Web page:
New barley variety is out of this world

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Cally DupeThe West Australian
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Rob and Jen Warburton stand in a field of Planet barley at their Kojonup farm.
Camera IconRob and Jen Warburton stand in a field of Planet barley at their Kojonup farm. Credit: Cally Dupe

Barley growers are raising their glasses to a high-yielding spring variety poised to gain malt accreditation within two years.

But researchers say there is still work to be done as trials of RGT Planet reach the end of their second year in Western Australia.

The mid-season flowering variety was released by Seed Force last year for National Variety Trials and other pilots across the country.

Mobrup farmers Rob and Jen Egerton-Warburton were impressed with their personal 10ha trial of RGT Planet’s performance this year, after seeding 100kg/ha in April.

They usually grow Oxford barley, a medium to late maturity variety, and target yields of five or six tonnes per hectare for feed.

“Agronomically, the Planet barley is looking very good... it has tillered well, with really big leaves,” Mr Egerton-Warburton said.

“Once it gets going it has a lot of vigour, it’s unlike other barleys which tend to have a small flag leaf, this actually has a really big leaf area.”

Department of Primary Industries and Regional Development senior research officer Blakely Paynter said trials had showed promise but it was still “early days”.

While RGT Planet has been accredited for malting in Europe, its earliest potential for accreditation in Australia is March 2019.

Mr Paynter said the department had incorporated RGT Planet into 10 trials last year and 13 trials this year.

He said trials had focused on inputs, plant density, risk of head loss, grain quality defects, and flowering, among other topics.

“Growers, consultants and industry need to be cautious in the short term as we really only have one compromised year of data for WA,” Mr Paynter said.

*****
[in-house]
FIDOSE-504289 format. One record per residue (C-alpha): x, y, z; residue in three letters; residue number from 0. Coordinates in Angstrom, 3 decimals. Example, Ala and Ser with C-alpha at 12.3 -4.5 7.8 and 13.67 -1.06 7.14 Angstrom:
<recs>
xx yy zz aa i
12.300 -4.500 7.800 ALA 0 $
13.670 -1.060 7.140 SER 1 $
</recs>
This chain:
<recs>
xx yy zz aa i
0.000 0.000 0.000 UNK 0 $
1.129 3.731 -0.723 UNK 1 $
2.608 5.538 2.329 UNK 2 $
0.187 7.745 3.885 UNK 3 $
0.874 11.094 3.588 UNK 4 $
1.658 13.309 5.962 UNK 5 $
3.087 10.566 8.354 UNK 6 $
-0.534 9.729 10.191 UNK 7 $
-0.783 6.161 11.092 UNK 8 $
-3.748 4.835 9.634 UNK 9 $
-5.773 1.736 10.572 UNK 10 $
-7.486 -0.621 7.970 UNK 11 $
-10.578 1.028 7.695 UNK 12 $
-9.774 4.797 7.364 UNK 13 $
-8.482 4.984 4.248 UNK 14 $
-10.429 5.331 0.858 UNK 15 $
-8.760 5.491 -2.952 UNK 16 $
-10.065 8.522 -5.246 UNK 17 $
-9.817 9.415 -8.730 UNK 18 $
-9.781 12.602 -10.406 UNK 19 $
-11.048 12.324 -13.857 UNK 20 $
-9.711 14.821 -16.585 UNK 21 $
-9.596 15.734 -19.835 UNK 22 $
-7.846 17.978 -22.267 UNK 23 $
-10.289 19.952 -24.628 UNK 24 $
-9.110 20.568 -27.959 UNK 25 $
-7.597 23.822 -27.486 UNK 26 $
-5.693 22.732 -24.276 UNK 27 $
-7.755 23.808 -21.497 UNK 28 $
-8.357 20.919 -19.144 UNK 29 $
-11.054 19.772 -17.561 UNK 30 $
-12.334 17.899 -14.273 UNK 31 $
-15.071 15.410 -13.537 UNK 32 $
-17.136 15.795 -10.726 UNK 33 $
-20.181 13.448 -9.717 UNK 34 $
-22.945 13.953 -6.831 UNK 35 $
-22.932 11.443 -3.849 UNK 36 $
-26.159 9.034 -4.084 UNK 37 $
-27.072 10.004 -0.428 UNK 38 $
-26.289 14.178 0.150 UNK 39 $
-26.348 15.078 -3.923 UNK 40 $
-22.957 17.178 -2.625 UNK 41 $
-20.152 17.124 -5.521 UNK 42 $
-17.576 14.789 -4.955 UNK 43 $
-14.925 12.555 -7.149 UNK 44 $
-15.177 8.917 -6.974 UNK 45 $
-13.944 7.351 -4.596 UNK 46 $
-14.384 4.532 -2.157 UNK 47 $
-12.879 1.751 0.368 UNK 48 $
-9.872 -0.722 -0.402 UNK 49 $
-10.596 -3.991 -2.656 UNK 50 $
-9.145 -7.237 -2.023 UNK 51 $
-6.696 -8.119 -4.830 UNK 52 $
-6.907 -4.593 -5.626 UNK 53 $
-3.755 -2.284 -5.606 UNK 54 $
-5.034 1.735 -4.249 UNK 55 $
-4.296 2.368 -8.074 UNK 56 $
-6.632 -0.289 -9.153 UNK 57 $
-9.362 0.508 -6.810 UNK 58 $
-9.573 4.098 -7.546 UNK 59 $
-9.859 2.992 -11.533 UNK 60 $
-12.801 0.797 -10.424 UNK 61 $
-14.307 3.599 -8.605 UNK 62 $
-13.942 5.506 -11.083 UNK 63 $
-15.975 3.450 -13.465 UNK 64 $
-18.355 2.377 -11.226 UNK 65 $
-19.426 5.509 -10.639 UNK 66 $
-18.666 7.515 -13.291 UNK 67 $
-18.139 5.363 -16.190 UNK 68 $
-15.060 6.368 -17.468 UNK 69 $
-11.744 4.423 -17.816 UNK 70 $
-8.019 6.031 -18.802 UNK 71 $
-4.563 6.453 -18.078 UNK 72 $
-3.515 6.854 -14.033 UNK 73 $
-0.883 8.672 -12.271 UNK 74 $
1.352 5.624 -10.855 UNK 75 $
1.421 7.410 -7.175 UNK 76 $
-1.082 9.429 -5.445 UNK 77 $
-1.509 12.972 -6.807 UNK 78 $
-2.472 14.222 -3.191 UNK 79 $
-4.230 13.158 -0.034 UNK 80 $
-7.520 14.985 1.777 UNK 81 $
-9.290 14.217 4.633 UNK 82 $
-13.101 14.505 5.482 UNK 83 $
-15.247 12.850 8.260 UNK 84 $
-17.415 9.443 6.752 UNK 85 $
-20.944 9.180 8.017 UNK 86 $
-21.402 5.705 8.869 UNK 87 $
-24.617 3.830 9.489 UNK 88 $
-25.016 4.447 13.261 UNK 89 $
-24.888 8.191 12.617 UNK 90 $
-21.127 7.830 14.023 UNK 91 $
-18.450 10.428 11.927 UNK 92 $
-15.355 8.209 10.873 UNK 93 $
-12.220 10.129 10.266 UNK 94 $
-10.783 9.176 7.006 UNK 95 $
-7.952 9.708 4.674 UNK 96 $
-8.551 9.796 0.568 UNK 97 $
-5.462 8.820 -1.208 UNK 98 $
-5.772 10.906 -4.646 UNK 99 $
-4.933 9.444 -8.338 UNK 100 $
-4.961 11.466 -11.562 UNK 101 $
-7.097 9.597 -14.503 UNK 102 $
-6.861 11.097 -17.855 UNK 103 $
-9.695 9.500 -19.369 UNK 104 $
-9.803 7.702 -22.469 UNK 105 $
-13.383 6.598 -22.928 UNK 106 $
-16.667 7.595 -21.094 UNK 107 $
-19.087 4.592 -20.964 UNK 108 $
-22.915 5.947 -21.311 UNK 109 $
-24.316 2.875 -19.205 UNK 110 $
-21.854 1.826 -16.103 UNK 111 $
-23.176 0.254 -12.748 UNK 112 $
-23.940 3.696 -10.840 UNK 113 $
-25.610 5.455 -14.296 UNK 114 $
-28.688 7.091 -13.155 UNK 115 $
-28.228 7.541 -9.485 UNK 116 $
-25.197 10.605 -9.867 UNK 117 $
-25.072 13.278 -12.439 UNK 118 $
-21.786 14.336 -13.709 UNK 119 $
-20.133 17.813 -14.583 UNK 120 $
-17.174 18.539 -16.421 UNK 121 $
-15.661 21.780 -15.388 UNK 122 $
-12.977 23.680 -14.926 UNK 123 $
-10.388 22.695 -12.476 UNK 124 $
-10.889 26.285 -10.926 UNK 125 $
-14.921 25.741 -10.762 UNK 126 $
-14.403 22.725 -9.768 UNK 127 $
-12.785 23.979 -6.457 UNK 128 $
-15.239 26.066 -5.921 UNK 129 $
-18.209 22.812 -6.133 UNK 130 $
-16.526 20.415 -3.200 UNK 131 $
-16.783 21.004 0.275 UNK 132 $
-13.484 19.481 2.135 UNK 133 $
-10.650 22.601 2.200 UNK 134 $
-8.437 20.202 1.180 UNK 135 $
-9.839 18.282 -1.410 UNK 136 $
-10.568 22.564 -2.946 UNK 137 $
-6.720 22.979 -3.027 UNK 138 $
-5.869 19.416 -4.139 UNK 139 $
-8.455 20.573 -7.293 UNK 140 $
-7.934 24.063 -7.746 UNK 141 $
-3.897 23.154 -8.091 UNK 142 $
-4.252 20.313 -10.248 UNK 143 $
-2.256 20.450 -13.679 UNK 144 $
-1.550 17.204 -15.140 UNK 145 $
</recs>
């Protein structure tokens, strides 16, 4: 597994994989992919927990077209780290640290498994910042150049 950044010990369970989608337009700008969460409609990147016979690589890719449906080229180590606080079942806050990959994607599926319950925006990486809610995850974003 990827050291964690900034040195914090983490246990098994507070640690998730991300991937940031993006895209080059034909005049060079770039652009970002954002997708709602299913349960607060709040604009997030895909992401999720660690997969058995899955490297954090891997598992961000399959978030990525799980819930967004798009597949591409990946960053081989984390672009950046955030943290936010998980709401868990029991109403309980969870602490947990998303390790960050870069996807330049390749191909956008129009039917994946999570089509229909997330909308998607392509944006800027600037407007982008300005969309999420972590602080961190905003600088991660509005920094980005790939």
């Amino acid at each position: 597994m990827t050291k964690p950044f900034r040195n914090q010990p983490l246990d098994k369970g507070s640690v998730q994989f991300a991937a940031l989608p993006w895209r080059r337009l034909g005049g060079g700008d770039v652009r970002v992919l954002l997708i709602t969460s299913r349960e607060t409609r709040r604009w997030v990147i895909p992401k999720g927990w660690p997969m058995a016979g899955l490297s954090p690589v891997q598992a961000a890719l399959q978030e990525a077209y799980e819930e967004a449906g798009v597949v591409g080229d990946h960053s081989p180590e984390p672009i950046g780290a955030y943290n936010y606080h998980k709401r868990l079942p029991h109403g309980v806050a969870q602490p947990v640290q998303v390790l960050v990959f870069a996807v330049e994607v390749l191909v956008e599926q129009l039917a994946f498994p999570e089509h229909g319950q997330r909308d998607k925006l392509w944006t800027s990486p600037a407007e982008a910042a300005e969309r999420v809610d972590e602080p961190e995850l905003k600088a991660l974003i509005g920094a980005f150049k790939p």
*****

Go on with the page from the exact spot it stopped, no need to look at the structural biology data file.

“Last year is a difficult year to read a lot into: it was an early start, an exceptional year in being wet for so long and there were a significant number of frosts.

“This year is the first year that anyone will have a good look at RGT Planet in WA.”

Mr Paynter said early results had indicated the variety was very susceptible to spot type net blotch but had good resistance to powdery mildew.

Seed Force broadacre manager David Leah said RGT Planet had achieved yields of up 8-10t/ha in Northern Europe and 2-4t/ha in Southern Europe.

“RGT Planet is an extremely vigorous establishing variety it has a prostrate growth habit (grows close to the ground) before growing up,” he said.

“In NVT in 2016 RGT Planet was the highest yielding variety across all regions of Australia.

“It performed in all regions from the lower yielding site means of 2.58t/ha at Jerramungup, where it yielded 3.14t/ha, through to highest mean yield site of 8.15t/ha at Hamilton Vic where it yielded 9.31t/ha.”

In a statement, CBH said it would “work with growers and customers to develop markets for the variety, in parallel with its accreditation”.

“CBH is aware of the RGT Planet variety and its agronomic performance in trials over the last two seasons,” the company said.

“As RGT Planet has not yet achieved malting barley accreditation in Australia, it is not yet eligible for inclusion in the GIWA malting barley rationalisation plan.

“Growers who choose to grow RGT Planet should do so with the intention of delivering it as feed barley until such time as the variety achieves accreditation.”

Mr Egerton-Warburton said with no farmer-to-farmer trading for RGT Planet, he would use his harvested seed to plant a bigger area next year.

“We are gunning on the fact that it might get malt accreditation,” he said.

“If it yields as well as what the trials are saying it’s going to yield, and it has an agronomic package that is going to work, it could dominate the market here.”

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